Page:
I’ve previously shared a number of posts and articles about research showing the negative impact poverty has on “cognitive bandwidth” – the understandable preoccupation with day-to-day survival that sometimes crowds out putting energy into longer-term planning and other behaviors. For example, lack of self-control does not result in poverty; in reality, poverty can cause what might be viewed by some as a lack of self-control.
See The Best Resources Showing Social Emotional Learning Isn’t Enough for those past articles.
Awhile back, The Atlantic ran an interview with sociologist and author Matthew Desmond, headlined The War on Poverty Is Over. Rich People Won. It’s an important interview for a number of reasons.
However, I wanted to specifically highlight this commentary as it relates to the “bandwidth” issue:
Desmond: In Evicted, I followed this woman I called Arlene. After one eviction, she started applying for housing. She applied to 20 apartments. Then 40 apartments. Then 60. Then 80. I was counting, and she was accepted to none of them. Finally, the 90th person said yes. She got rejected 89 times before she heard yes. Rejection, rejection, rejection, rejection, rejection, then to have someone ask you to think about job training? Or even showing up at your kid’s parent-teacher conference? Poverty just taxes your mind. It captures your mind.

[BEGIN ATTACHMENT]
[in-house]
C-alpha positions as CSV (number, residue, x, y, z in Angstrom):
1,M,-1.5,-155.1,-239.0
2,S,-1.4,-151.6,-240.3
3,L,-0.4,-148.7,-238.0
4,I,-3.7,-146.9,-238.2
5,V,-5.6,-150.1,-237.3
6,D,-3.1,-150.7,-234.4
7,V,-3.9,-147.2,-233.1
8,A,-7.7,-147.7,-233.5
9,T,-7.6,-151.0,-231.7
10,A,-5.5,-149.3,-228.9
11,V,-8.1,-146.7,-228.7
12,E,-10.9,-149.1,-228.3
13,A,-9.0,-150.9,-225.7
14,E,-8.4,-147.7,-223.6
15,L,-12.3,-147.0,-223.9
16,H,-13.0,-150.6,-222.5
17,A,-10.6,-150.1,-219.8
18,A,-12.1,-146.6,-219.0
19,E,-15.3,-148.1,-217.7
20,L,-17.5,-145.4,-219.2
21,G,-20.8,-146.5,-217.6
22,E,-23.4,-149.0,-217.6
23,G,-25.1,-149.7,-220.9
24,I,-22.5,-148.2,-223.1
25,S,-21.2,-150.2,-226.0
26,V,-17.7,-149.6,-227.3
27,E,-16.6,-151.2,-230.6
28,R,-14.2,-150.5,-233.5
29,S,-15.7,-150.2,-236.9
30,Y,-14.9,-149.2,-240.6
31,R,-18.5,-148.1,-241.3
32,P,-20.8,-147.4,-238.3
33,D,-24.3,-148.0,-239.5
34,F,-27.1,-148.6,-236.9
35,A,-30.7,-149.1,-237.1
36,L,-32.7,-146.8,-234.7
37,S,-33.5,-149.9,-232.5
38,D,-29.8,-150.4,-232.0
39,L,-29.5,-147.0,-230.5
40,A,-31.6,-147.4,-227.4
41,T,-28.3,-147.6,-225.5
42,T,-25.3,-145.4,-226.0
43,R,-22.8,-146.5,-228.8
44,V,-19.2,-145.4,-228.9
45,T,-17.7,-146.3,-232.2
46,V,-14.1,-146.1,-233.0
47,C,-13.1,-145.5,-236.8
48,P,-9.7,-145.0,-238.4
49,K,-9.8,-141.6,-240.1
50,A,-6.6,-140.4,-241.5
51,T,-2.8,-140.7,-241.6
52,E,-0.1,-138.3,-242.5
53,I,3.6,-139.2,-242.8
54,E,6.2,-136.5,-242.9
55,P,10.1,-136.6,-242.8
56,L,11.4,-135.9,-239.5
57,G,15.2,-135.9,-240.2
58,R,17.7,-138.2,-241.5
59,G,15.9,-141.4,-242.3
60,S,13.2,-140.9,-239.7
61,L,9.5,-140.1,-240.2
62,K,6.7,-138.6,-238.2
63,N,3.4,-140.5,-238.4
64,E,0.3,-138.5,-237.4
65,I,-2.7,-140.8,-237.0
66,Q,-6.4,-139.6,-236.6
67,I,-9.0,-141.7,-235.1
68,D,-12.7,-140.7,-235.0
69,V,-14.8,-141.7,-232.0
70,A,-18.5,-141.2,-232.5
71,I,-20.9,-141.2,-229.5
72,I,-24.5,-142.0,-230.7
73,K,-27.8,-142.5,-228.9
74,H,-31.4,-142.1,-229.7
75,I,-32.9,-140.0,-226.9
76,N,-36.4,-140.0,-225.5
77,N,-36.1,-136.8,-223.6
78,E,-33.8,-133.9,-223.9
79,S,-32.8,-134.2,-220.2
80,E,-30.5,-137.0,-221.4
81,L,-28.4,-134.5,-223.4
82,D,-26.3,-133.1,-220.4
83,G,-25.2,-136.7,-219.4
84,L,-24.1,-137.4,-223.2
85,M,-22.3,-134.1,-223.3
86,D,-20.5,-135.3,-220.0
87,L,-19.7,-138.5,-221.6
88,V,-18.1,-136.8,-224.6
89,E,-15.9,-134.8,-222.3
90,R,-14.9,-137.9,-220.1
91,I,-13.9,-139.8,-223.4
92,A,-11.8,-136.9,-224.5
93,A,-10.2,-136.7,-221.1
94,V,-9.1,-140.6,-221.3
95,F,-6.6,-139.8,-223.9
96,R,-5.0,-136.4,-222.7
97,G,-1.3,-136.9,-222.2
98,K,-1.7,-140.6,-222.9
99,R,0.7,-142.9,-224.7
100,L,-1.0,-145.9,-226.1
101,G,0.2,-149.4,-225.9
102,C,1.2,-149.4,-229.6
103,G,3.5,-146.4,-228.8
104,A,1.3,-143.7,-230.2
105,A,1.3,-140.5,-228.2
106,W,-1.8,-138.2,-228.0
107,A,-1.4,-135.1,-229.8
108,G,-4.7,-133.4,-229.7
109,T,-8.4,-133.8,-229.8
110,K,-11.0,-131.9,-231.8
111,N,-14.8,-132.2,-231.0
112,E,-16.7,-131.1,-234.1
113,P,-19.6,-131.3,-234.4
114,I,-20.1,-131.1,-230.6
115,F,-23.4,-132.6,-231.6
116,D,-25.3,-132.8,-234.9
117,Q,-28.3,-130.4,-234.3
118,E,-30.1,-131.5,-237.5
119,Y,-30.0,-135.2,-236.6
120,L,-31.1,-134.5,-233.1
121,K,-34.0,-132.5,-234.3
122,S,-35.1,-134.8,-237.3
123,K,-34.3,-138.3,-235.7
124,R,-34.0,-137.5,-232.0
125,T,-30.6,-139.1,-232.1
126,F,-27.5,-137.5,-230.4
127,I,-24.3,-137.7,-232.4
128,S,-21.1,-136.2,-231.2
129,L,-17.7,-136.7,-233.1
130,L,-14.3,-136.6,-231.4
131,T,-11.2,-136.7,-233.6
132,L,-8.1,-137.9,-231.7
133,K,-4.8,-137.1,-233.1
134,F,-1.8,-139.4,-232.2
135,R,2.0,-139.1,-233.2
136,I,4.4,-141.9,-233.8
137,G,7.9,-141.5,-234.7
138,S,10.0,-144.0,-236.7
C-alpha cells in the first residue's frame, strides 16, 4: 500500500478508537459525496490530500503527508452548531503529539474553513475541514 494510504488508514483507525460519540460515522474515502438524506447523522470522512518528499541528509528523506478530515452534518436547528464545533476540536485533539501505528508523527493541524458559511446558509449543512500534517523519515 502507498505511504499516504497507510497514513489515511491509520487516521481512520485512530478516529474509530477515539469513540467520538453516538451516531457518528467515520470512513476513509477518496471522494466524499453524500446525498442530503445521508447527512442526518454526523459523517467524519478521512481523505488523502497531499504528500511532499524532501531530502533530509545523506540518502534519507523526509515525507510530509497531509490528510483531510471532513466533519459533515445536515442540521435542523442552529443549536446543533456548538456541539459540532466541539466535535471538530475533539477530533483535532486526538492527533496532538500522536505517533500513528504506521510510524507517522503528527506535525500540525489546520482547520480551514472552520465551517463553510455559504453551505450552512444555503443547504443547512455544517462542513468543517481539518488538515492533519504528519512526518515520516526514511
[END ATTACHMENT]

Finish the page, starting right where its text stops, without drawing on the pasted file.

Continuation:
That’s so crucial to our policy debate, because many times we have the causality backwards. Folks will say, If you want to get out of poverty, get a better job and make better decisions. But the evidence is that once we have a floor under people, that’s when they can start self-actuating. I love the health research about what happens when states raise the minimum wage. People stop smoking. Their babies are healthier at birth. Child-neglect charges go down. All these massive prosocial events.
The theory behind that: When you’re like Arlene—rejection, rejection, rejection, eviction, rejection, where are my kids going to sleep at night?—the willpower you might have to stop smoking is diminished. This is crucial to understanding the lived experience of poverty.